Water 2020, 12, 1779 6 of 14 assuming the isotropy of turbulence, whereby this assumption requires the definition of the following additional dependencies for wall flows. The following transport equation was used in our calculations: ∂ ∂ ∂k ∂ui ∂u j ∂ui " # ! ρku j = µ + µt + µt + − ρε (6) ∂x j xj ∂x j ∂x j ∂xi ∂x j ∂ ∂ ∂k ∂ui ∂u j ∂ui ε ε2 " # ! ρεu j = µ + µt + Cε1 µt + − Cε2 ρ (7) ∂x j xj ∂x j ∂x j ∂xi ∂x j k k In Equations (6) and (7), the parameters k and ε are linked by the following phenomenological relationship, based on the observation of real flows: k3/2 ε= (8) L where ε: dissipation of kinetic turbulent energy, L: length scale, which may be expressed by the hydraulic radius L = 0.07D [15]. Relation (8) results from the Kolmogorov model [24], which assumes that the kinetic energy of turbulence k is transferred from large scale whirlpools to small scale whirlpools where it is dissipated. The unknowns in the transport Equation are calculated based on the following relationship described in [25]: k2 µt = Cµ ρk1/2 L = Cµ ρ (9) ε Universal constant values for incompressible liquids Cµ, Cε1 and Cε2 in Equations (7) and (9) are determined experimentally. The following values of these coefficients were determined in our calculations: Cµ = 0.009, Cε1 = 1.44 and Cε2 = 1.92 [15]. 2.2.1. Multi-Phase Flows CFD methods enable the modelling of many types of multiphase flows, in which the following combinations of flowing fluids can generally be distinguished: gas-liquid, liquid-liquid, gas-solid, liquid-solid for two-phase flows and gas-liquid-solid for three-phase flows. Two versions of the CFD method are currently used to numerically solve multiphase flow Equations: The Euler–Lagrange method and the Euler–Euler method [15,17,26,27]. Our calculations use the Euler–Euler method, which assumes that all the phases considered are treated as mutually interpenetrating continuums. This method can use different descriptions of created models: the Volume of Fluid model (VOF), the Mixture model and the Eulerian model. The VOF model was used in the calculations. This model is one of many commonly used proposals for the reconstruction of the interfacial surface based on the balancing of a certain additionally accepted quantities: phase content fraction αq [15]. The αq function is a scalar function assuming values from 0 to 1, depending on the volume amount of a given phase f in the control fluid volume. The tracking of the interface between the phases is accomplished by the solution of a continuity Equation [5] for the volume fraction of one (or more) of the phases. For the qth phase (10), this Equation has the following form: n 1 ∂ X αq ρq + ∇· αq ρq uq = S∝q + mpq − mqp (10) ρq ∂t p=1 where mqp is the mass transfer from phase q to phase p and mpq is the mass transfer from phase p to phase q. By default, the source term on the right-hand side of Equation (10), Sαq , is to specify a constant or user-defined mass source for each phase.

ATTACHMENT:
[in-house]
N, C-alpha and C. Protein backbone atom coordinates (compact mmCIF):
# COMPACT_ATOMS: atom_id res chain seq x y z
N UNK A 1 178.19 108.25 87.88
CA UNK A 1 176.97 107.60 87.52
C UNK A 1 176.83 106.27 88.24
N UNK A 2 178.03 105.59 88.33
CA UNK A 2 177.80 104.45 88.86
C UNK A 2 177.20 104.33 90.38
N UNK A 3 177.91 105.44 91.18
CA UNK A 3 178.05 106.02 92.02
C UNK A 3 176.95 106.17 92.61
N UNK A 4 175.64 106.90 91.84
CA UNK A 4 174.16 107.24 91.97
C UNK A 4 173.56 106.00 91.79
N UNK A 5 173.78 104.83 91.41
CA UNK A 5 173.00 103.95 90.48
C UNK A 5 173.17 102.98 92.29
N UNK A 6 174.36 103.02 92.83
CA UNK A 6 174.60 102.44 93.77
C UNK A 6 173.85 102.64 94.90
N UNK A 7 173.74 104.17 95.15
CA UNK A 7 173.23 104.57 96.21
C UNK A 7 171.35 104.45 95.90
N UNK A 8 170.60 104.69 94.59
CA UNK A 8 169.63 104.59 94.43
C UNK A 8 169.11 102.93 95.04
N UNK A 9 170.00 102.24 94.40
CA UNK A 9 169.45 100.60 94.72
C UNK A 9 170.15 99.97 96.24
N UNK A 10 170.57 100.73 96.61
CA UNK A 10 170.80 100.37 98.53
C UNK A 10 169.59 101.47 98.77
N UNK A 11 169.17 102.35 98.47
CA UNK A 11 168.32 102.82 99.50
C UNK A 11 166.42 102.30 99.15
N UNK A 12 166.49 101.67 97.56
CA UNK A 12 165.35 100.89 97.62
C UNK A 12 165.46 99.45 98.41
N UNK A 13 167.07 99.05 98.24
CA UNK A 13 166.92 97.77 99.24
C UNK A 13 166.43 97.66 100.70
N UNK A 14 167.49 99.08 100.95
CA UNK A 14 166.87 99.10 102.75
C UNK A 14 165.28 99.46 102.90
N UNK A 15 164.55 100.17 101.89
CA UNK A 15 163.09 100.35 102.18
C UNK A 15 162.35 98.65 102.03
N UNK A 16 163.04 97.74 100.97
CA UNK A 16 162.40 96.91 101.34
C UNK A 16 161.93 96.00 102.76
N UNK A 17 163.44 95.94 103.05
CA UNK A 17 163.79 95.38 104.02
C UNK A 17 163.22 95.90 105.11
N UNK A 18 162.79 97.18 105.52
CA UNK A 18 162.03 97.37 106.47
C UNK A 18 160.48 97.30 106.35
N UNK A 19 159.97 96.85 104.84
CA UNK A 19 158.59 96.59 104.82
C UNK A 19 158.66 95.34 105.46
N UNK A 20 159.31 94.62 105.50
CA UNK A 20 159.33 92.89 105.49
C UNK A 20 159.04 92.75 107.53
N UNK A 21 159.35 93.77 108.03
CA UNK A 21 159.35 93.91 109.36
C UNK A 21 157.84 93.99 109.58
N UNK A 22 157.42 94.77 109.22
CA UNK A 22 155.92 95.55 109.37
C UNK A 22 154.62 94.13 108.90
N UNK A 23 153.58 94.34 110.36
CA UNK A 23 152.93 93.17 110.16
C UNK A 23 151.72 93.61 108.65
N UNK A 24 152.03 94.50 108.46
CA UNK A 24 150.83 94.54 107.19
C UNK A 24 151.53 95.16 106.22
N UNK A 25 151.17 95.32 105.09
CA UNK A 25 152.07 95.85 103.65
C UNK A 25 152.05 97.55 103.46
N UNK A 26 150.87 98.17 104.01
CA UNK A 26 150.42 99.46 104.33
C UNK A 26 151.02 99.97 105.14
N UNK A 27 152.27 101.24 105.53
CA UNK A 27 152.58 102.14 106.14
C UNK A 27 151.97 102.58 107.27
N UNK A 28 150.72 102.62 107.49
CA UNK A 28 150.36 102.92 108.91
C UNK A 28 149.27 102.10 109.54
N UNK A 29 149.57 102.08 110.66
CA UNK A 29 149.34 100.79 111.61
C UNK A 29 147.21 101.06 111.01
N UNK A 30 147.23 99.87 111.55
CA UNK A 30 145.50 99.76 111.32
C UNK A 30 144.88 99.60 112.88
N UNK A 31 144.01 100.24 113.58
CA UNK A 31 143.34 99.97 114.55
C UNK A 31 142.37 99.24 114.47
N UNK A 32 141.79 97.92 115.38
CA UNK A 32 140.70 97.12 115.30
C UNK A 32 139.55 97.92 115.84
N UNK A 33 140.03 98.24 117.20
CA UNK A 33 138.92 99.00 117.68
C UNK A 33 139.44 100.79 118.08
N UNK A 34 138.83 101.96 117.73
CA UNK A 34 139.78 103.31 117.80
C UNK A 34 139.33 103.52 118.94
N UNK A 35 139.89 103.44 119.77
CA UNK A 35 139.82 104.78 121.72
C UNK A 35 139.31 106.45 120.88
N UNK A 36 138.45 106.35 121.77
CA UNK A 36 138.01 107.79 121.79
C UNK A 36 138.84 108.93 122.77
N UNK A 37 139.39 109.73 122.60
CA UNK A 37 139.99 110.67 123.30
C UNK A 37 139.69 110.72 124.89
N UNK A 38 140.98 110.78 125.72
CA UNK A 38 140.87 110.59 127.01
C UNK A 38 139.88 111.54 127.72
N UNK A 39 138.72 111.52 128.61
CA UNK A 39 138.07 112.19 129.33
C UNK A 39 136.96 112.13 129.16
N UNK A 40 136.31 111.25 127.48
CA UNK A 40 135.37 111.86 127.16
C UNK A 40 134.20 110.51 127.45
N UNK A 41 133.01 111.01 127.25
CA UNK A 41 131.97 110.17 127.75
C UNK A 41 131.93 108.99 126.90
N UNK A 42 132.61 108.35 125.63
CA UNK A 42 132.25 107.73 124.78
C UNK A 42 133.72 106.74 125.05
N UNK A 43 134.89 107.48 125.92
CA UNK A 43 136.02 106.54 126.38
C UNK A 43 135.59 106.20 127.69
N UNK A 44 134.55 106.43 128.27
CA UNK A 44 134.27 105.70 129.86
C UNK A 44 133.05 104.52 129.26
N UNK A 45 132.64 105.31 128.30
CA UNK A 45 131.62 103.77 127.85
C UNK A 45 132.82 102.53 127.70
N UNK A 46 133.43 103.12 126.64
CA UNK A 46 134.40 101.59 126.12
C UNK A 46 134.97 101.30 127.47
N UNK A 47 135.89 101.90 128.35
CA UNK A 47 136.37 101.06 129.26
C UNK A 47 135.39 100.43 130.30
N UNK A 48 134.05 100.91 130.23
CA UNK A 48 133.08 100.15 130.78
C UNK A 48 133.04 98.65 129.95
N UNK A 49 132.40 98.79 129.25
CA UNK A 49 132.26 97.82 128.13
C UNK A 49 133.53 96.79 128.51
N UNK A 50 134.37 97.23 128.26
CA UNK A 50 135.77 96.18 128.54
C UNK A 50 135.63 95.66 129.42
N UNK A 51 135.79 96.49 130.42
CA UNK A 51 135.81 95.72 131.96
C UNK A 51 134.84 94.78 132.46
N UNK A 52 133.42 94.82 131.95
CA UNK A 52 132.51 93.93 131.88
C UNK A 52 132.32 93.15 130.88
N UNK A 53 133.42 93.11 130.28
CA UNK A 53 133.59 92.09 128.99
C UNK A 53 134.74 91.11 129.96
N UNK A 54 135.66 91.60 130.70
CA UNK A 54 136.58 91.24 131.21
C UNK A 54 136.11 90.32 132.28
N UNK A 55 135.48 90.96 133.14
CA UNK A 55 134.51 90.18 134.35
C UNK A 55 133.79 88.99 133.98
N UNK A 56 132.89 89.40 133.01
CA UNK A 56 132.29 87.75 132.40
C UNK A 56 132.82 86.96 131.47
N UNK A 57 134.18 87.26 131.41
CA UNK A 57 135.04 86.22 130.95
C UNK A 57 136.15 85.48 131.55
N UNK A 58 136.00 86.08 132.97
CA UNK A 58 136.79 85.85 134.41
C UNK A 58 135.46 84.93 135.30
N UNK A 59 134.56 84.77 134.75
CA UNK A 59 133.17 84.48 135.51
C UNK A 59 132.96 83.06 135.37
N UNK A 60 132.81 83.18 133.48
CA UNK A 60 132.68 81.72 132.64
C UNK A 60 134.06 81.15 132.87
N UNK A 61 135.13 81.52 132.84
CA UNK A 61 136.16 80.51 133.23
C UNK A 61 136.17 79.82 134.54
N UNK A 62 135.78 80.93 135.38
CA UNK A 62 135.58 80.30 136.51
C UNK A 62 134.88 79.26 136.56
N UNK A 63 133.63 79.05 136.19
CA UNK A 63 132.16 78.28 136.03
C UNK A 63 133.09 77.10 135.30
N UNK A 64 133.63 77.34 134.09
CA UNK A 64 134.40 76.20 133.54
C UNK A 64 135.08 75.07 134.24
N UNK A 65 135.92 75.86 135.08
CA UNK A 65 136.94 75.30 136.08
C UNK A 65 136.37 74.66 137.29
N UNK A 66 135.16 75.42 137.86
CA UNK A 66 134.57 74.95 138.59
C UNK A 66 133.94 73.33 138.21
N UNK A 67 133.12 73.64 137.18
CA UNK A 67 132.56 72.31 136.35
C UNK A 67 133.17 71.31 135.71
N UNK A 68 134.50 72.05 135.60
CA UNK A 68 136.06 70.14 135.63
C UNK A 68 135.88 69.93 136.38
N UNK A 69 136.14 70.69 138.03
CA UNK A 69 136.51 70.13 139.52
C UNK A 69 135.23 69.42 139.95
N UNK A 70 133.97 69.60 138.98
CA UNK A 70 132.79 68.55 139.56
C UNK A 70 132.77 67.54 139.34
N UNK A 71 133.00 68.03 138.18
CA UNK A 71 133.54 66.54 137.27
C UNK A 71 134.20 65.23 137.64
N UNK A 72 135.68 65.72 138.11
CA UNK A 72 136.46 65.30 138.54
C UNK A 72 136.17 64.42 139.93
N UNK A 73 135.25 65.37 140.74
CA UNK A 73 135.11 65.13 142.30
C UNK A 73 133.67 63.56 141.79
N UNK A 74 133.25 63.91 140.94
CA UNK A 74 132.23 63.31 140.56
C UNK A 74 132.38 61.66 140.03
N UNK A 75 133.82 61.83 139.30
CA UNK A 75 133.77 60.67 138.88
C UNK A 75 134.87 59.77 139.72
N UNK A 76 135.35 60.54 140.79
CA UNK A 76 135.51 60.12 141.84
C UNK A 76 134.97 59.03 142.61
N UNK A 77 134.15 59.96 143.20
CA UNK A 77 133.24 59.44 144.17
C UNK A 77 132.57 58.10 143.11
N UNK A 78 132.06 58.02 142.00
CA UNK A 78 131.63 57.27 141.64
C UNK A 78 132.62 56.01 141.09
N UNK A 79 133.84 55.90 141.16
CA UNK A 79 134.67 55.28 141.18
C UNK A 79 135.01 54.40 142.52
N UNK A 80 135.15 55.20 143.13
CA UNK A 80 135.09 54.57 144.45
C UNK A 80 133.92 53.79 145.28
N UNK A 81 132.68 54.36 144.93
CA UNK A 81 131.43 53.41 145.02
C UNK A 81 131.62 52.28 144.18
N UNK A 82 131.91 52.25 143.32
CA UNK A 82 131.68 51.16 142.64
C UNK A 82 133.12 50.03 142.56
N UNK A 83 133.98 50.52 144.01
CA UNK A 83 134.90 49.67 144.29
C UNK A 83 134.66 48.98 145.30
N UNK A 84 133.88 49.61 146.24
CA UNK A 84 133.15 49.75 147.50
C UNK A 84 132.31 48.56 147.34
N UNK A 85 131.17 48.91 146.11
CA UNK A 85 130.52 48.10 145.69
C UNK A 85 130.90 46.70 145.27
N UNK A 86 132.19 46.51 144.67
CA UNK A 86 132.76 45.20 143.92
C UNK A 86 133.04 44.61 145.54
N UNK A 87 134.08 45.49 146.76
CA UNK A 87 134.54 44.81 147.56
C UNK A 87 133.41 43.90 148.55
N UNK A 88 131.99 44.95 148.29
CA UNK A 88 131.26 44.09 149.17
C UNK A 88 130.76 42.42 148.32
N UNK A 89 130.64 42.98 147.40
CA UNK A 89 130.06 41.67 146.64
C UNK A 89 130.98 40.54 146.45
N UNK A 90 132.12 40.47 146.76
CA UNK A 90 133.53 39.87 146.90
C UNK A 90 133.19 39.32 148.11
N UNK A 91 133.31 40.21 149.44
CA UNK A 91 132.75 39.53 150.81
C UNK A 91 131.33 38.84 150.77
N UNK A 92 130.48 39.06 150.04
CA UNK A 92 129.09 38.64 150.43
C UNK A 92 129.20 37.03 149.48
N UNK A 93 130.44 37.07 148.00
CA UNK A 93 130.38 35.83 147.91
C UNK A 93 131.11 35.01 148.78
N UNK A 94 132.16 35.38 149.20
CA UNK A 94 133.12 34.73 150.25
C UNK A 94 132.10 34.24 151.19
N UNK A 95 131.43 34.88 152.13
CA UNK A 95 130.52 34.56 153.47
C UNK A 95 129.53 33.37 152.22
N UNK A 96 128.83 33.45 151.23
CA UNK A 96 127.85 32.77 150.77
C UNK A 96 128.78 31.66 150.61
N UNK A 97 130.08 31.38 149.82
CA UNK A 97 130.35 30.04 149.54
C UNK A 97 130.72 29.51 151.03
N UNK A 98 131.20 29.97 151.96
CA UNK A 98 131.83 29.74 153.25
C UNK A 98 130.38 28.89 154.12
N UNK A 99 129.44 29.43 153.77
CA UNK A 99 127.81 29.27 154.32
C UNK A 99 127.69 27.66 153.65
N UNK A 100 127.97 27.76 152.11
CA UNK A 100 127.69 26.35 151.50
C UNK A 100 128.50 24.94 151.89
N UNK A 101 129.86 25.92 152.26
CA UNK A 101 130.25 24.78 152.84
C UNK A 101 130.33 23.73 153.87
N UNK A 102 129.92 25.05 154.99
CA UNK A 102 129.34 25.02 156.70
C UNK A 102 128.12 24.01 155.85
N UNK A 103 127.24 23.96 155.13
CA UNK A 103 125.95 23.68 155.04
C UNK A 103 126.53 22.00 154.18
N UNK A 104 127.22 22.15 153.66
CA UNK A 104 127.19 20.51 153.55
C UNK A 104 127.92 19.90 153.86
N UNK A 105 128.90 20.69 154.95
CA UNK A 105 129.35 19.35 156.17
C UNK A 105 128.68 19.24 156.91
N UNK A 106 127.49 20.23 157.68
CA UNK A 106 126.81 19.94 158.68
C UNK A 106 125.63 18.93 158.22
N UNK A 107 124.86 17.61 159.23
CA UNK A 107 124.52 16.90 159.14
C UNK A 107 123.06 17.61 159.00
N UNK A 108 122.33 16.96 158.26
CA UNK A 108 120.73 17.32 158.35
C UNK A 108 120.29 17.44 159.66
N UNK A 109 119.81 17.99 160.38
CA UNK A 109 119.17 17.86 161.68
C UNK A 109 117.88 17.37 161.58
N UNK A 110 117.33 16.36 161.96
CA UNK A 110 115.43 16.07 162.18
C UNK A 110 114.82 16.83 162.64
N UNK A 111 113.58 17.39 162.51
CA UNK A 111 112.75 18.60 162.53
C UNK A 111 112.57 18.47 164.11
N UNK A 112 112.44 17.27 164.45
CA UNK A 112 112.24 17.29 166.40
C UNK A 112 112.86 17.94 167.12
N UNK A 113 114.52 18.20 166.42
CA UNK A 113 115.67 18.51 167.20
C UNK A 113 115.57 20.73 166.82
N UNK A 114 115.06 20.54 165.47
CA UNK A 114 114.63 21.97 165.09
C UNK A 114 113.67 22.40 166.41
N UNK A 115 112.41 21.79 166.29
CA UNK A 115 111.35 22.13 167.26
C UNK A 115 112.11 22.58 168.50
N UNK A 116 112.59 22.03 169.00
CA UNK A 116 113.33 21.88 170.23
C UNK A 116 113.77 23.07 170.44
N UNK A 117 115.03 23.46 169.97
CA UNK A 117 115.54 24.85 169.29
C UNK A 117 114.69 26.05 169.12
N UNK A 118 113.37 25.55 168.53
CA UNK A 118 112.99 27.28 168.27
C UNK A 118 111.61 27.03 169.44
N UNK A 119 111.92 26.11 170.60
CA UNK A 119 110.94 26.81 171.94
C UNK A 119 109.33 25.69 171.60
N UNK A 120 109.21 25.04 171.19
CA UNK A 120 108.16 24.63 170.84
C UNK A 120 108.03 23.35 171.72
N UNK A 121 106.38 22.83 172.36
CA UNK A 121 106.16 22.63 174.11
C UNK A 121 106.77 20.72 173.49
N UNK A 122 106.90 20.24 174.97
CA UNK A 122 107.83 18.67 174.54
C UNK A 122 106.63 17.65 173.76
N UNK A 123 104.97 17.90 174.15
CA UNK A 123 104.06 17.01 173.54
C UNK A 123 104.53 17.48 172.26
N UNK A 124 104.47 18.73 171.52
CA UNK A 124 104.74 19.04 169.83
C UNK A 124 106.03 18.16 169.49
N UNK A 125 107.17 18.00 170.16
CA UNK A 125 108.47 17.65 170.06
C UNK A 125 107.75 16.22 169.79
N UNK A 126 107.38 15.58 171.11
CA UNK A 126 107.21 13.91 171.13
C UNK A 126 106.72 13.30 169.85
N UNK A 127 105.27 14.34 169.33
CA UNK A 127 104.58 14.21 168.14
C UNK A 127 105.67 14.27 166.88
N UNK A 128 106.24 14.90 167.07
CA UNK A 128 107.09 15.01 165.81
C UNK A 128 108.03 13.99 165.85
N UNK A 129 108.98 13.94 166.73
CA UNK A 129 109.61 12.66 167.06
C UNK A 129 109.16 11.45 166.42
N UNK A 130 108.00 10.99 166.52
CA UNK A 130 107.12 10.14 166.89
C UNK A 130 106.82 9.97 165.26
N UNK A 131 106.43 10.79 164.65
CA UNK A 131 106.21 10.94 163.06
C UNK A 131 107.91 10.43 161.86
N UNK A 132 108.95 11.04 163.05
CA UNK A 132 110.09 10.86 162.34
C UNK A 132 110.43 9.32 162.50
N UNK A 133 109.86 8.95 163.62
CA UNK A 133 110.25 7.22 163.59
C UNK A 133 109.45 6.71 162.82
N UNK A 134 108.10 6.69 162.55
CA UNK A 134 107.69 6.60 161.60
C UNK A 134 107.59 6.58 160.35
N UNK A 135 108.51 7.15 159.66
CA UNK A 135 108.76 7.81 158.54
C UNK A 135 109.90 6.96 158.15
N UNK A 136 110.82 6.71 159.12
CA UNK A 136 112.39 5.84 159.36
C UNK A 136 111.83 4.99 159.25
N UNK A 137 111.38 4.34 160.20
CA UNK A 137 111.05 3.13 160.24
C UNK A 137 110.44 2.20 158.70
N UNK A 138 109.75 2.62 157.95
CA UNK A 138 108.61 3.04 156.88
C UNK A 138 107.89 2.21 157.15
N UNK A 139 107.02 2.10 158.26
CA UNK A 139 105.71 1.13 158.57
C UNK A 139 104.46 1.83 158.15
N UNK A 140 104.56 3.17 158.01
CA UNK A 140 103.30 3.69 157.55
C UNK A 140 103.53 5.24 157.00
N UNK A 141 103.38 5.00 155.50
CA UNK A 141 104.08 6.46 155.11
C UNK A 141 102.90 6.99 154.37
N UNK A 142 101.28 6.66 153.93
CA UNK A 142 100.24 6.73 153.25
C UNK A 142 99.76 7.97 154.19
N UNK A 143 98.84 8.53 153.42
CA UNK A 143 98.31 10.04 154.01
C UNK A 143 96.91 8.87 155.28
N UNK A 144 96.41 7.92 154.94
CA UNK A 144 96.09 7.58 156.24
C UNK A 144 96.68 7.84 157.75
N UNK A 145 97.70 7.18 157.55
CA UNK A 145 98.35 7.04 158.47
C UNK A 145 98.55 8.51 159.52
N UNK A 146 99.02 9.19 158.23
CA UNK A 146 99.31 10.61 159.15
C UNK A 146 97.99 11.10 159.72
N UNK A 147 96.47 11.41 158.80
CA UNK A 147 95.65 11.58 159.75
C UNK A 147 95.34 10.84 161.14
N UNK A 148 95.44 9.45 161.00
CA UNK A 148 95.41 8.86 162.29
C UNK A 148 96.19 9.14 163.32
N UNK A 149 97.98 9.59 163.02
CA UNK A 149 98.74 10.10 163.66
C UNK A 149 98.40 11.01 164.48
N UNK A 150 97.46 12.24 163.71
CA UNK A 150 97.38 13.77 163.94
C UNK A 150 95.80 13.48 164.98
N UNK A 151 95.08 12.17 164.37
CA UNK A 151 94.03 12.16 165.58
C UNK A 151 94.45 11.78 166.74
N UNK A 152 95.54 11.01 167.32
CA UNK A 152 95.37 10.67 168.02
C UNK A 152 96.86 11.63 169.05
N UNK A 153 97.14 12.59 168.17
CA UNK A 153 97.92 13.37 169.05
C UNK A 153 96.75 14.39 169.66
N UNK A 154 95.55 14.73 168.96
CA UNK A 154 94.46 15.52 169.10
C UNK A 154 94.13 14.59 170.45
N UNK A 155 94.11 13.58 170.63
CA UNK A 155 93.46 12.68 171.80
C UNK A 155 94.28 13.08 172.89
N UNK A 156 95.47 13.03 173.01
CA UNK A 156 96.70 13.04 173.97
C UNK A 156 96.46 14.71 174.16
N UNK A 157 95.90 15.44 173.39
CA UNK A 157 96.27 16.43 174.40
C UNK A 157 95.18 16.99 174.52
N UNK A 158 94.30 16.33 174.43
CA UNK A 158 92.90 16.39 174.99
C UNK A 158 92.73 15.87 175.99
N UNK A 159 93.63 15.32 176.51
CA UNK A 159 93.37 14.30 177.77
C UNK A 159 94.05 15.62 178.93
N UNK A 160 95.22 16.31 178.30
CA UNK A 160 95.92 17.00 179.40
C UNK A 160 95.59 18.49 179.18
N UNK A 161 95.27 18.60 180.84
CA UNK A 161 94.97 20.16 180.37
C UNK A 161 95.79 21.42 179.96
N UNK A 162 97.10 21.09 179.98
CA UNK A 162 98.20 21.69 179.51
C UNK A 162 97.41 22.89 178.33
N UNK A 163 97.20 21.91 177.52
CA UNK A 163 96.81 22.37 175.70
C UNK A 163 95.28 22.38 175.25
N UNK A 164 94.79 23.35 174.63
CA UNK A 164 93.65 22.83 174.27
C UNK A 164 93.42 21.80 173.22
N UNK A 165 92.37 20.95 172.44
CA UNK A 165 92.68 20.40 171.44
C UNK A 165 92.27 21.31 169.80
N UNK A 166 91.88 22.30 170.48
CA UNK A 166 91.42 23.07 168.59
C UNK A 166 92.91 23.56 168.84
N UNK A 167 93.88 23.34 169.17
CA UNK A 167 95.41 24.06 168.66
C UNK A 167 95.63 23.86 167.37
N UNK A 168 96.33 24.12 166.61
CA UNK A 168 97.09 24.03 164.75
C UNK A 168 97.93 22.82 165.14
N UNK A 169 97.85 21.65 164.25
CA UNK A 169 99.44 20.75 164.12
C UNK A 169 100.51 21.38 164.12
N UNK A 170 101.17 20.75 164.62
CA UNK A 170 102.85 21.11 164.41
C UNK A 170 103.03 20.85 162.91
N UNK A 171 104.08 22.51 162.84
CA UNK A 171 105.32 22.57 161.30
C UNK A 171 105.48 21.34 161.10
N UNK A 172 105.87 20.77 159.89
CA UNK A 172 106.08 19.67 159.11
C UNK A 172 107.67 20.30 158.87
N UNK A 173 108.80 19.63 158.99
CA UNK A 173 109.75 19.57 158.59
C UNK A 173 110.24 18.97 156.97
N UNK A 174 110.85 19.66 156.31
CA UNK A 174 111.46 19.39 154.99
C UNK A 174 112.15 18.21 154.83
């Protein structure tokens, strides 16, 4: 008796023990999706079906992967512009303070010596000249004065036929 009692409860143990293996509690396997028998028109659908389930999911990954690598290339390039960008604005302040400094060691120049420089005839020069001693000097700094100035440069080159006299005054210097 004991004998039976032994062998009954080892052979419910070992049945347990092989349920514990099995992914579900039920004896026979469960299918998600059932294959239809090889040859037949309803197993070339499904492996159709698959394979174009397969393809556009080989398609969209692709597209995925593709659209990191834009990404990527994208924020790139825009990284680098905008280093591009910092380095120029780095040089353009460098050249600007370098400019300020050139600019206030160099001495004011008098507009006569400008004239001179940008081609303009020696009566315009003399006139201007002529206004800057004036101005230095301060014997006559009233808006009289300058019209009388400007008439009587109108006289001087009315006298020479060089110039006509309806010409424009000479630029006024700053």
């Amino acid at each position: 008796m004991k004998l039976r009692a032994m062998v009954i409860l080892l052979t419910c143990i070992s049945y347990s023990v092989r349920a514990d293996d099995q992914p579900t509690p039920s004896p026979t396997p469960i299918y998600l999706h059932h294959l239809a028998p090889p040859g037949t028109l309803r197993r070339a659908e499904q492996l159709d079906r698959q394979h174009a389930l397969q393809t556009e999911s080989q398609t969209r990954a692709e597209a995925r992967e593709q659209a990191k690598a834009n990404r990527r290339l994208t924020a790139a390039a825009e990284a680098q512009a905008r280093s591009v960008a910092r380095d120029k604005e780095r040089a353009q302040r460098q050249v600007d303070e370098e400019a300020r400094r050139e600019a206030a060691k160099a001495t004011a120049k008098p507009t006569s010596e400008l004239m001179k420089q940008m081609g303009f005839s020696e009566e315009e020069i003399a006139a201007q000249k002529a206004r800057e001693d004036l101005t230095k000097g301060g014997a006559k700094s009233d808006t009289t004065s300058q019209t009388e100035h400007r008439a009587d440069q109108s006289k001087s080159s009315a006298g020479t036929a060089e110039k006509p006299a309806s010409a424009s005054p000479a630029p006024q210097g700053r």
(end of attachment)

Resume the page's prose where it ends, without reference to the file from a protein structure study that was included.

Water 2020, 12, 1779 7 of 14 The volume fraction Equation will not be solved for the primary phase; the primary-phase volume fraction will be computed based on the following constraint (11): n X αq = 1 (11) q=1 Based on the knowledge of the solution of Equation (11), i.e., the distribution of values and gradient αq in space, the actual surface defined as a functional layer with αq value equal to 12 is reconstructed, assuming arbitrarily that this value best approximates the position of the interphase boundary. From among a number of available algorithms used to reconstruct this surface, an algorithm based on a linear interpolation of α values, called the geometric reconstruction scheme, was selected for calculation. In the first stage of calculations, it determines the positions of the layered points on the edges of finite elements by means of linear interpolation. The second stage of the calculation consists of determining the surface based on the marching cubes algorithm. This algorithm, widely used in the field of three-dimensional space graphics, allows for the quick and effective determination of the surface, with accuracy limited to the size of a single finite element. The resulting geometric structure, consisting of triangles, approximates the actual geometry of the interfacial surface. The modelling calculations were carried out under steady state conditions, thus obtaining approximate solutions. This way the solutions of the above equations were obtained faster than using transient (transident) modelling. However, the adoption of this modelling approach did not allow for the use of real time steps in the calculations, forcing only iterative steps to be taken into account, which meant that it was not possible to trace the changes in the process of the leaching of liquids from the siphon on the numerical model in real time. 2.2.2. Boundary Condition Defining boundary conditions is one of the most important tasks when performing CFD analyses. The following boundary conditions were used in the models under study: – the inlet to the model was defined as a function velocity inlet, in which a constant value of velocity (of liquid or gas in case of blowing) was given, without giving the velocity profile in the cross-section of the modelled pipeline; the volume fraction for the primary phase q (air) was equal to 0 for water or 1 for air; the turbulence parameters length scale and hydraulic diameter were adopted as the specification of transported turbulence quantities; – on the wall of the pipeline, adopting the standard wall roughness models [15], the concept of the boundary layer was used, assuming the change of velocity profile in turbulent flow near the wall, – the values of viscosity and density of liquids were assumed for liquids (water), and for gas (air); – the model outlet was defined as a pressure outlet function; the turbulence parameters length scale and hydraulic diameter were adopted as the specification of transported turbulence quantities. 2.3. Spatial Model (3D) of the Installation On the basis of the technical documentation of the 100 m long laboratory installation, its spatial 3D model was developed (Figure 3). For this model, a spatial calculation grid was defined, consisting of 1,888,302 knots and 1,521,879 elements. An average grid quality index of 0.83 was obtained, while the maximum value of this indicator is 1. To carry out calculations with such a large number of elements, 16 processors with a 2.4 GHz clock frequency were used. The boundary condition at the point of pumping water into the installation (inlet) was defined in the model as a velocity-inlet function of the FLUENT program, and, at this point, the value of water flow velocity was defined. The boundary condition at the point of water outflow from the installation